Summary: Believers are called to come together as a worshipping community.
As we have been looking to Acts 2:42-47, we have been talking about how we as Christians are called to live in community with other believers as a community of faith. In doing so, we have recognized key elements which contribute to a local body of believers living together as a community of faith.
First, we said, we are called to learn. We should come together as a community of believers around a common conviction regarding the inspiration and preservation of the Bible and a common commitment to the application of the Bible. As a body of believers, we should encourage one another to hear, read, study, memorize, and mediate on the Scriptures so that we might be able to apply the truth of God’s Word to our daily lives.
Secondly, we said that we need to also understand that we are called to care. If our church is to come together as a community of faith, then each of us must devote ourselves to the fellowship just as did the early believers. This means that we need to devote ourselves to "koinonia," to sharing in and participating in the life of the church. We do this by devoting the time required to truly share our lives with our brothers and sisters in Christ; by devoting our talents to serving along side our fellow believers, and by devoting our treasure to the work of God through our local church family.
Now today, we want to think together about yet another key element associated with our being united as a community of faith. As a community of faith, we are called to worship together.
The early church worshipped together in large gatherings at the temple courts, as well as in smaller gatherings in their homes. We note that three elements associated with their worship together are mentioned in our passage. They praised God together (v. 47), they prayed together (v. 42), and they observed the Lord’s Supper together (v. 42).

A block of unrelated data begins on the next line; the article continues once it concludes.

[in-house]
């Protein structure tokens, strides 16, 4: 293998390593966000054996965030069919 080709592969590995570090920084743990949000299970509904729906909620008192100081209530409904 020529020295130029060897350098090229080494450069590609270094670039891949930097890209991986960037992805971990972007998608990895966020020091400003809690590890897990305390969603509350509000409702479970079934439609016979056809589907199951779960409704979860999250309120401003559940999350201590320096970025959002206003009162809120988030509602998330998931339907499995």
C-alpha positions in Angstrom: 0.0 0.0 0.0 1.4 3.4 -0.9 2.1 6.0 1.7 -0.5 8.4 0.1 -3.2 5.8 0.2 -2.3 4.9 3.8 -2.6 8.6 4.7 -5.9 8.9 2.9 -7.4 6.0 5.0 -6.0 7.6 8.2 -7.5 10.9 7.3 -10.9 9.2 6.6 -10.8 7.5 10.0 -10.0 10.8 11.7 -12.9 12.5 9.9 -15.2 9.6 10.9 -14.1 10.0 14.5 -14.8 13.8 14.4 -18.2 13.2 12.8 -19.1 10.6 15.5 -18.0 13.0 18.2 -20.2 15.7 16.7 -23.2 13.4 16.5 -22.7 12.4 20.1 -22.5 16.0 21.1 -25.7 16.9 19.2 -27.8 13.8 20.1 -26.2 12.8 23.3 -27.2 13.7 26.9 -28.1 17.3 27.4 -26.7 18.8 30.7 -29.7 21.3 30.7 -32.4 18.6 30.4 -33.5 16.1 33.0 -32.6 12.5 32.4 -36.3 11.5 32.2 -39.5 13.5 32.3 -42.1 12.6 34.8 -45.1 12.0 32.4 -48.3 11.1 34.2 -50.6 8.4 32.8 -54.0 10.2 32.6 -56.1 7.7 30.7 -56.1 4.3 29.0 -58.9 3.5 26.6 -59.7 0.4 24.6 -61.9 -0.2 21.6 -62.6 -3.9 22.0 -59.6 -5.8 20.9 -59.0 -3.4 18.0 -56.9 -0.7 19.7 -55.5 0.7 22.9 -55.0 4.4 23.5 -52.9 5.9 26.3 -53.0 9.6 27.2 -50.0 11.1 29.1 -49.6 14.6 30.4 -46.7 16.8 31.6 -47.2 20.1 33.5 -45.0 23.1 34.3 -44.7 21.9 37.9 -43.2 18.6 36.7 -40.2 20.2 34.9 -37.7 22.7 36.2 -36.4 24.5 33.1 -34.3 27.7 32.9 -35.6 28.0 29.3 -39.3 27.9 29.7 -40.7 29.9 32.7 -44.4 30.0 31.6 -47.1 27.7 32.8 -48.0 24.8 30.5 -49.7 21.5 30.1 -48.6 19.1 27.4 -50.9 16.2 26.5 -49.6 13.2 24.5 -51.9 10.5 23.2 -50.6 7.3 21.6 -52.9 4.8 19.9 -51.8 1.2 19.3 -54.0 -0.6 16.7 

Most scholars believe the use of the article, "the" indicates that what is described in verse 42 is the Lord Supper, while the breaking of bread mentioned in verse 46 more likely refers to sharing a meal together. (You always knew these early believers were Baptists, didn’t you?)
All kidding aside, I want us to think of these three things we are told about the worship of the early church to learn what should always be part of our gathering together for worship as a community of believers.
1. We gather together to reflect on the grace of God.
This is the whole purpose of the Lord’s Supper observance. When we partake of the elements of the Lord’s Supper, we are reminded of God’s grace whereby we are saved - God’s Riches At Christ’s Expense!
There are three benefits of grace that are illustrated by our observance of the Lord’s Supper. Indeed, they are three benefits of God’s grace that we will always find ourselves reflecting on anytime we gather to worship with the local family of faith. Whenever we worship together, we are caused to reflect on the fact that . . .
A. By grace, we have experienced God’s forgiveness.
God’s forgiveness is free, but it isn’t cheap. It cost Him the life of His Son, whose body was broken and whose blood was shed so that we might be forgiven!
He who lives came to die, so that we, who were dying might come to live!
B. By grace, we have been received into God’s family.
As we worship together as God’s people, we are caused to think about how, by God’s grace, we are part of the family of God; which is made up of all kinds of people, from all walks of life, with all kinds of histories, and every kind of story imaginable. Yet, we are bound together by this one common experience - we have all been saved by the power of God’s grace by virtue of the sacrifice of the cross!
C. By grace, we will be with God forever.
Jesus emphasized this when He instituted the observance of the Lord’s Supper and said that He would not partake again of the fruit of the vine until that day when He would drink it anew with you and me in His Father’s kingdom (Matthew 26:29).
Whenever we gather together with God’s people for worship, we are reminded of the journey we are on together and the common destination we all have. As the hymn puts it, "’Tis grace hath brought me safe thus far, and grace will lead me home."
2. We gather together to respond to the goodness of God.
Another element associated with the worship of the early believers was prayer. When we pray, we acknowledge that our God is one who loves us and cares for us. Part of the purpose of our gathering together is to remind ourselves of this wonderful truth - our God is a good God!